Sheikh Aremeyaw Shaibu, the Spokesperson of the National Chief Imam, has emphasised the significant role of religion in upholding moral uprightness for national development.
According to the respected religious scholar, religion and morality are inseparably intertwined, with religious norms shaping and governing behaviour to achieve moral goals.
Presenting a paper on the topic, “Religion, Morality and National Development,” yesterday at the maiden National Development Conference held at Pentecost Convention Centre (PCC), Sheikh Shaibu highlighted that the choice of the vision of the conference could not have been done at a better time.
He expressed concern about the moral heritage that the current generation of Ghanaians aims to pass on to future generations.
Defining morality as a system society uses to determine right from wrong, he noted that it involves a code of conduct that guides individuals to engage in behaviours deemed good and encouraged while discouraging harmful actions (moral vices).
Morality, at its core, he explained, pertains to the purity of thoughts that influence actions and their consequences on both individuals’ and society’s welfare.
The scholar elaborated on the observable characteristics of religion within communities, such as beliefs, places of worship, rituals, sacred symbols, holy texts, moral quotes, prayers, invocations, feasts, and festivals.
He noted that religion manifests in two forms: the belief and faith aspect, which is the core, and the other elements that form the expression of religion.
However, Sheikh Shaibu lamented that Ghana sometimes focuses too much on the external aspects of religion, neglecting its core essence, leading to a disconnection between faith and practice.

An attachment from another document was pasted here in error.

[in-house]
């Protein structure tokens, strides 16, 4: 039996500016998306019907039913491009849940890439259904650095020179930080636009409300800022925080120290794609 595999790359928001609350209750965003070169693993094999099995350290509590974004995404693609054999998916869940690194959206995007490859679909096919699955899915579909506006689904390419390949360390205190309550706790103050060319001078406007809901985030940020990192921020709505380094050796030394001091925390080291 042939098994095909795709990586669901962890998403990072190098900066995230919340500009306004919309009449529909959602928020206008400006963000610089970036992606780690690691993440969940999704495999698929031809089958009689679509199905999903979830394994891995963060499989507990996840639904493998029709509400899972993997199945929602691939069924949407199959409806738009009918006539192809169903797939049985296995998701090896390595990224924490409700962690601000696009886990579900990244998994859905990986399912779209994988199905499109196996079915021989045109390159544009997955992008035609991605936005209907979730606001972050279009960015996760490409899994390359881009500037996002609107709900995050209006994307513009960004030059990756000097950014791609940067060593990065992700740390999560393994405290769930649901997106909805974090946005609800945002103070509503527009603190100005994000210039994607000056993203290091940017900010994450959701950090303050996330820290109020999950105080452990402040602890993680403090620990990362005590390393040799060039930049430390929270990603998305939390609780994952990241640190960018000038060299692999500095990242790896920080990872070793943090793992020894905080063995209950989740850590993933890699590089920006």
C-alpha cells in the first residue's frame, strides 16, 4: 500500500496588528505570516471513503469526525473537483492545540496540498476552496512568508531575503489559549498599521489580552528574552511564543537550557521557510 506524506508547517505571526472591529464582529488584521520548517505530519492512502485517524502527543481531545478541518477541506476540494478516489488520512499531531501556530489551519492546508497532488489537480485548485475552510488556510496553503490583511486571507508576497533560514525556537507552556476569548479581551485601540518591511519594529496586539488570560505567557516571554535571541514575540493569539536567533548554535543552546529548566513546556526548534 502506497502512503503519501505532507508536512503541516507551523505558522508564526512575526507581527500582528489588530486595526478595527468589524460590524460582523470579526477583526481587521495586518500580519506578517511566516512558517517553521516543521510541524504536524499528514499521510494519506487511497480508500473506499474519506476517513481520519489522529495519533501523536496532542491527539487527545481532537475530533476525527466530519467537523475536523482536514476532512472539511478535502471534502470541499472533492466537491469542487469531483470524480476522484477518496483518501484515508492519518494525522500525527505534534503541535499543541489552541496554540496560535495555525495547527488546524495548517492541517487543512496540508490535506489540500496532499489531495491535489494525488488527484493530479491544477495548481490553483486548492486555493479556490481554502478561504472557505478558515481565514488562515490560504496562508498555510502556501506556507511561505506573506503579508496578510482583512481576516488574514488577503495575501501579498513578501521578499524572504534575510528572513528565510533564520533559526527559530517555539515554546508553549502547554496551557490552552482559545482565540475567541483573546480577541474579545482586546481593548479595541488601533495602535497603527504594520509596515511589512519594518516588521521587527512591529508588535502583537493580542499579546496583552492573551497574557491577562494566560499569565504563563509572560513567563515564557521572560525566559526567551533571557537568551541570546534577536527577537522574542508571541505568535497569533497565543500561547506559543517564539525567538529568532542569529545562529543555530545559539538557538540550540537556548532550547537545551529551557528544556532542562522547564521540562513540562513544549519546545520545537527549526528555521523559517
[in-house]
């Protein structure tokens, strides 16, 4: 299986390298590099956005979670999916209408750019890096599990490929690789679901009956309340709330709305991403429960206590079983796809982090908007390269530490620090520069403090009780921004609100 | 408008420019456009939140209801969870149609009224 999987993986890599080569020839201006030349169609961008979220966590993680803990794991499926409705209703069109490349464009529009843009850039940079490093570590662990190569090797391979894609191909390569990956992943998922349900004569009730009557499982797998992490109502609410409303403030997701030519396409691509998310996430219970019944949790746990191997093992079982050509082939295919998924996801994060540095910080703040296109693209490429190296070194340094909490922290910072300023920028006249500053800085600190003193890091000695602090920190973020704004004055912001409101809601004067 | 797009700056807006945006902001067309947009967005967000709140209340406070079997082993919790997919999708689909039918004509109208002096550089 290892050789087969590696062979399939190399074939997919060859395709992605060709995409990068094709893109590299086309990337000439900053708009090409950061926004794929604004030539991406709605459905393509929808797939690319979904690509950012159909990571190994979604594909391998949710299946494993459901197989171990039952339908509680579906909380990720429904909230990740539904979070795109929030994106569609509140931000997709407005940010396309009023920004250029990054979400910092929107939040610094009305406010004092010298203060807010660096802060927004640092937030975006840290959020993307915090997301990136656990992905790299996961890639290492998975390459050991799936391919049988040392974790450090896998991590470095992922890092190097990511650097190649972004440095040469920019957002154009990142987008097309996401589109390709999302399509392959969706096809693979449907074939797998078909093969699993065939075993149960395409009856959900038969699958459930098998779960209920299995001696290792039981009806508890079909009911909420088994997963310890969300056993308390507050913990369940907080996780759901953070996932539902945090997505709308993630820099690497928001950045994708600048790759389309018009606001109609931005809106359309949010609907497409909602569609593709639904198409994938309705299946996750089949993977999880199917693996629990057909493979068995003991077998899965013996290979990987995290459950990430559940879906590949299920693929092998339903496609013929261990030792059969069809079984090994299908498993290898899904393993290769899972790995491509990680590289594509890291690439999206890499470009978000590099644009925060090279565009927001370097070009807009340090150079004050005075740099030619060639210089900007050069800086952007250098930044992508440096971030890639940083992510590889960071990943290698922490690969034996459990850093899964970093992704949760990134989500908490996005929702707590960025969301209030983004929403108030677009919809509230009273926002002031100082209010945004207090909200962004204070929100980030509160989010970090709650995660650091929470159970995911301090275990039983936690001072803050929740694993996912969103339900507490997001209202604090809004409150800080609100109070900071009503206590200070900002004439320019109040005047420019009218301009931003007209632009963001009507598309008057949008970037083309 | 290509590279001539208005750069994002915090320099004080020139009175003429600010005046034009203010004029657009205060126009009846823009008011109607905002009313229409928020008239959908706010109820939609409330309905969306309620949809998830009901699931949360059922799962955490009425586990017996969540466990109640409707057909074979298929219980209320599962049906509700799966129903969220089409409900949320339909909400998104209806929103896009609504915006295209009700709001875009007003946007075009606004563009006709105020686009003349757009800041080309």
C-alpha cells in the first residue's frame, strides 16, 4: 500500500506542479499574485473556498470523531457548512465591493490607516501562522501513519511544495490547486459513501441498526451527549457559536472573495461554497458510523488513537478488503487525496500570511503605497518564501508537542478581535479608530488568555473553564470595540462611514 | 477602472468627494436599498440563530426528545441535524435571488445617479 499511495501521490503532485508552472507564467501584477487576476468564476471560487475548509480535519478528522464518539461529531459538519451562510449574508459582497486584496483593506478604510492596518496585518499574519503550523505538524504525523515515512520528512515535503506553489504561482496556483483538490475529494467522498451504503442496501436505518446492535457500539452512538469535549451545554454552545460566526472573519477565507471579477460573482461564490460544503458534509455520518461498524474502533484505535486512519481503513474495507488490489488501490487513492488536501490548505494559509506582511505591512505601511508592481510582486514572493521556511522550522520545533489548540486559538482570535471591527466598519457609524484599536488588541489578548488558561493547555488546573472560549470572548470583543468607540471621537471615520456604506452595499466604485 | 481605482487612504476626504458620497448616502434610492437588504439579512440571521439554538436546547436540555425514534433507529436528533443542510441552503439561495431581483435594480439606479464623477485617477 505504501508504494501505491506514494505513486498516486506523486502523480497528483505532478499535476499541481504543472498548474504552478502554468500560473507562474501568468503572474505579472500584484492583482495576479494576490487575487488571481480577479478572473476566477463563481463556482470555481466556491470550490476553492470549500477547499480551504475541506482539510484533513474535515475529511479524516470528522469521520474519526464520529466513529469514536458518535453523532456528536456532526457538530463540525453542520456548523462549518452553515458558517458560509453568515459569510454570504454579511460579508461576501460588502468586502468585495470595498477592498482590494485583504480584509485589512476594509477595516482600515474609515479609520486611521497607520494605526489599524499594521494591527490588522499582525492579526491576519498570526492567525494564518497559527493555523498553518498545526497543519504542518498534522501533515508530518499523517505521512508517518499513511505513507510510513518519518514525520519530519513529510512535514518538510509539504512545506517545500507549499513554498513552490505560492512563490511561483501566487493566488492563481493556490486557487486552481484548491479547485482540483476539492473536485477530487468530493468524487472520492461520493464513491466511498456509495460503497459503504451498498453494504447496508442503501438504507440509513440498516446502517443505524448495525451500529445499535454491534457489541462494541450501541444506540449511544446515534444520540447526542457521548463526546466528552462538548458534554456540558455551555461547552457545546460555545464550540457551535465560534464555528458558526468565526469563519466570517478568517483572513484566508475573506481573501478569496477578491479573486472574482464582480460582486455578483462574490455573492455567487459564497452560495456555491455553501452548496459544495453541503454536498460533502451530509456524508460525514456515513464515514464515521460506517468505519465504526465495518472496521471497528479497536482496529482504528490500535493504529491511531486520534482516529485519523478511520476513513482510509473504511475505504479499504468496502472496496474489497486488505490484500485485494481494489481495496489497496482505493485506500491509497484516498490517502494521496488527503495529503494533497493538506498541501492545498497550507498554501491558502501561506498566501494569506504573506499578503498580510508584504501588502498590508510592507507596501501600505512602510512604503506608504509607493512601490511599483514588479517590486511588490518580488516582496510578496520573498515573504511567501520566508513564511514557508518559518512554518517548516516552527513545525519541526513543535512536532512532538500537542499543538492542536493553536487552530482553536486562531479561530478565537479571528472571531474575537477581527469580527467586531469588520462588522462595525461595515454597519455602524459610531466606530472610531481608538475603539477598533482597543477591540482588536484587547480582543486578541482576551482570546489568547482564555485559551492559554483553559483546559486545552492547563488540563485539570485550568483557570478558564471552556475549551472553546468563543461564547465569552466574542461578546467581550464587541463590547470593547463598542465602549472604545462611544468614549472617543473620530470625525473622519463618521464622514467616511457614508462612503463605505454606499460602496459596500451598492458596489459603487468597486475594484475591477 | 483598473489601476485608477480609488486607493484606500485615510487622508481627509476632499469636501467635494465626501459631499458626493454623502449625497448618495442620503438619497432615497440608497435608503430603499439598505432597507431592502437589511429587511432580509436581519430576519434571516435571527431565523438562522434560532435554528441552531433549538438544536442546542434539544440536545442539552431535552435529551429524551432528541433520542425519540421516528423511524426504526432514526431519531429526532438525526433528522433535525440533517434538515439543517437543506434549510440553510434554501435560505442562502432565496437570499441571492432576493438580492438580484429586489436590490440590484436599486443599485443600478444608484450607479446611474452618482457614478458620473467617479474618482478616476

He pointed out that despite the dominance of religion, morality is on a steady decline in Ghanaian society, posing a challenge to address moral decadence.
“Throughout history, religion has provided moral quotes that form the basis of modern society’s laws, encouraging righteousness and social harmony,” he said.
He stressed that religion without morality is devoid of substance and unproductive, underscoring the need to uphold and honour morality as it uplifts and supports society, transforming individuals into agents of lasting and enduring development and moral integrity.
Regarding the relationship between religion and development, Sheikh Shaibu emphasised that the key to meaningful and sustainable development lies in the moral progress and happiness of the citizenry.
“Moral development is essential for national development, as a morally undeveloped and apathetic citizenry hinders the country’s progress,” he admonished.
Concluding his presentation, Sheikh Aremeyaw Shaibu urged society to recognise the indispensable role of religion in fostering moral uprightness, promoting ethical reflection, and guiding individuals toward meaningful development.